Apple rolls out iMessage Enhancement to Resist Decryption by Quantum Computers


Apple is implementing an upgrade to its iMessage texting platform to enhance its defense against potential encryption-breaking technologies in the future.

The introduction of the PQ3 protocol is further evidence that U.S. tech companies are preparing for a potential quantum computing breakthrough, which could render current methods of safeguarding users’ communications obsolete.

“More than simply replacing an existing algorithm with a new one, we rebuilt the iMessage cryptographic protocol from the ground up,” an Apple blog post published on Wednesday reads. “It will fully replace the existing protocol within all supported conversations this year.”

The Cupertino, California-based iPhone maker says its encryption algorithms are state-of-the-art and that it has found no evidence so far of a successful attack on them. Still, government officials and scientists are concerned that the advent of quantum computers, advanced machines that tap in to the properties of subatomic particles, could suddenly and dramatically weaken those protections.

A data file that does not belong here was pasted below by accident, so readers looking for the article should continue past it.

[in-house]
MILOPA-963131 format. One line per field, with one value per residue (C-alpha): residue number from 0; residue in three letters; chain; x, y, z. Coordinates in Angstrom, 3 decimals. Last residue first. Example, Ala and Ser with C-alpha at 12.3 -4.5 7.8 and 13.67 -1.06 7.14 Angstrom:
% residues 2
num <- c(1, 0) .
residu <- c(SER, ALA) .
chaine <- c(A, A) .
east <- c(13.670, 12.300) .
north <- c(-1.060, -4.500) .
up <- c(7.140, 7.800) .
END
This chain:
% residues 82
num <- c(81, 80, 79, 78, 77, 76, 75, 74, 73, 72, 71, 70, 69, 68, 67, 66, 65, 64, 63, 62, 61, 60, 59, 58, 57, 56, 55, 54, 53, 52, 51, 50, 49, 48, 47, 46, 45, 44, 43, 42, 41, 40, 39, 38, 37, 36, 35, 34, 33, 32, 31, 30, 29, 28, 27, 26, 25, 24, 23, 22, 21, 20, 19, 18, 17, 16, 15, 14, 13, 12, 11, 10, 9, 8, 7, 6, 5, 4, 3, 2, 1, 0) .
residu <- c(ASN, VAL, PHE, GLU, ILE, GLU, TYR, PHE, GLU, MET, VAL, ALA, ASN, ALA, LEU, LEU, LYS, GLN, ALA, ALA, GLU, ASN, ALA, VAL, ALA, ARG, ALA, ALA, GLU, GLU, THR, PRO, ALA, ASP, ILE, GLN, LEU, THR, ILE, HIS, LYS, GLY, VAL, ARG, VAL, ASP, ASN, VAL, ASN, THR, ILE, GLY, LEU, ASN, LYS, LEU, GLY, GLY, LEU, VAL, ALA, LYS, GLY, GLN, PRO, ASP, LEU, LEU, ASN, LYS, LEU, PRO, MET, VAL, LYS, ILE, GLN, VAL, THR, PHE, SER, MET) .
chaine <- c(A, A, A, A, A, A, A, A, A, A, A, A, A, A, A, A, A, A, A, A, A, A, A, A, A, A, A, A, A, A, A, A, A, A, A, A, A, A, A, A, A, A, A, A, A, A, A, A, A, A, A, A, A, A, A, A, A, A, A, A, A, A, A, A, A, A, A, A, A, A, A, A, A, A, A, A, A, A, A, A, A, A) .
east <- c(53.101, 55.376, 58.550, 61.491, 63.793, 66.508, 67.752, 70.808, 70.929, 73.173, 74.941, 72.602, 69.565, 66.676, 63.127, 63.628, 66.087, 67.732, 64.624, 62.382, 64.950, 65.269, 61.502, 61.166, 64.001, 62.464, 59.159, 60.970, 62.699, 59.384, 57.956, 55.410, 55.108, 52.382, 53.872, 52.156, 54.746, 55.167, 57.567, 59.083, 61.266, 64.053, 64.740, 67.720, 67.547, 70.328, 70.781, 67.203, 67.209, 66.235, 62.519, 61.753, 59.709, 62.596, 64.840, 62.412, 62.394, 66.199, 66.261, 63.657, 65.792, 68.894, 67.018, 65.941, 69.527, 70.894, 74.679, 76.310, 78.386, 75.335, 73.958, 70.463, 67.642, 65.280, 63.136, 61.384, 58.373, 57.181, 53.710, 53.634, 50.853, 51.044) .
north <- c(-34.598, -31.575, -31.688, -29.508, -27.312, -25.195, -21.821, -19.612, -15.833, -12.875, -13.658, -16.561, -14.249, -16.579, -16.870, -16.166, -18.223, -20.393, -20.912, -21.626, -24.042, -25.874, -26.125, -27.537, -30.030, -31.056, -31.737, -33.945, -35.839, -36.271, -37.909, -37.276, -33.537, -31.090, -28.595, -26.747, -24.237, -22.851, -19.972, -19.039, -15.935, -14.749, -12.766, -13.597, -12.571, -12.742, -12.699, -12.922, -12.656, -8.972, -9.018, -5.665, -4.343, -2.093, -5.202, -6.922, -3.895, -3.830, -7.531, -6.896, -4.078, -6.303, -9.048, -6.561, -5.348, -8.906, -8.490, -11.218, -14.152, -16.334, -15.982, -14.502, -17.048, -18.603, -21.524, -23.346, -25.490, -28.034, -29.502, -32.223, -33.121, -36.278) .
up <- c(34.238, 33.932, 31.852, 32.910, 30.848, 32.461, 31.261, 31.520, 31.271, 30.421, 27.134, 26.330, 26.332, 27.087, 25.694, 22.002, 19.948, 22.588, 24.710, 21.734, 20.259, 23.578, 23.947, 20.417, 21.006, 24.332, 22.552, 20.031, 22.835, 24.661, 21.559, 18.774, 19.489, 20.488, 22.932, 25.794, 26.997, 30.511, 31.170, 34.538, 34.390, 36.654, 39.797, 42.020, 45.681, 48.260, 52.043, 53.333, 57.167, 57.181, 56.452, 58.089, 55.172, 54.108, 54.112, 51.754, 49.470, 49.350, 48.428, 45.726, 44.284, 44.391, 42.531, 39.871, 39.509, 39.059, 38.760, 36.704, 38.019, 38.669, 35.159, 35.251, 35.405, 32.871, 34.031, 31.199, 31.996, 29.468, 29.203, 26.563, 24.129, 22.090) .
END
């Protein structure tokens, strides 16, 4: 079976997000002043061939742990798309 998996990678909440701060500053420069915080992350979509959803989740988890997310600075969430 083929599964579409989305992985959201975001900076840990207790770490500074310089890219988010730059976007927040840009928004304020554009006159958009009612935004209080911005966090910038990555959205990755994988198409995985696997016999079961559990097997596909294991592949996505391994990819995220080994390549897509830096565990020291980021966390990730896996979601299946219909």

Late Last Year, a Reuters investigation delved into the competition between the United States and China as they strive to brace themselves for the anticipated event termed “Q-Day.” Both countries are actively funding quantum research and investing in new encryption standards, commonly referred to as post-quantum cryptography. Washington and Beijing have exchanged accusations of intercepting substantial volumes of encrypted data, adopting an approach occasionally referred to as “catch now, crack later,” in anticipation of Q-Day.

“Early planning is necessary,” the U.S. cyber watchdog agency, the Cybersecurity and Infrastructure Security Agency, said in a 2022 advisory. “Cyber threat actors could be targeting data today that would still require protection in the future.”

According to Apple’s blog, PQ3 employs a fresh and overlapping set of technical safeguards designed to minimize the window of vulnerability.

Michael Biercuk, the founder and chief executive of the quantum tech company Q-CTRL, said the fact that Apple was publicly hardening its defenses was a “vote of confidence” in the idea that advanced computers could one day lay waste to existing protections.

Source: Reuters

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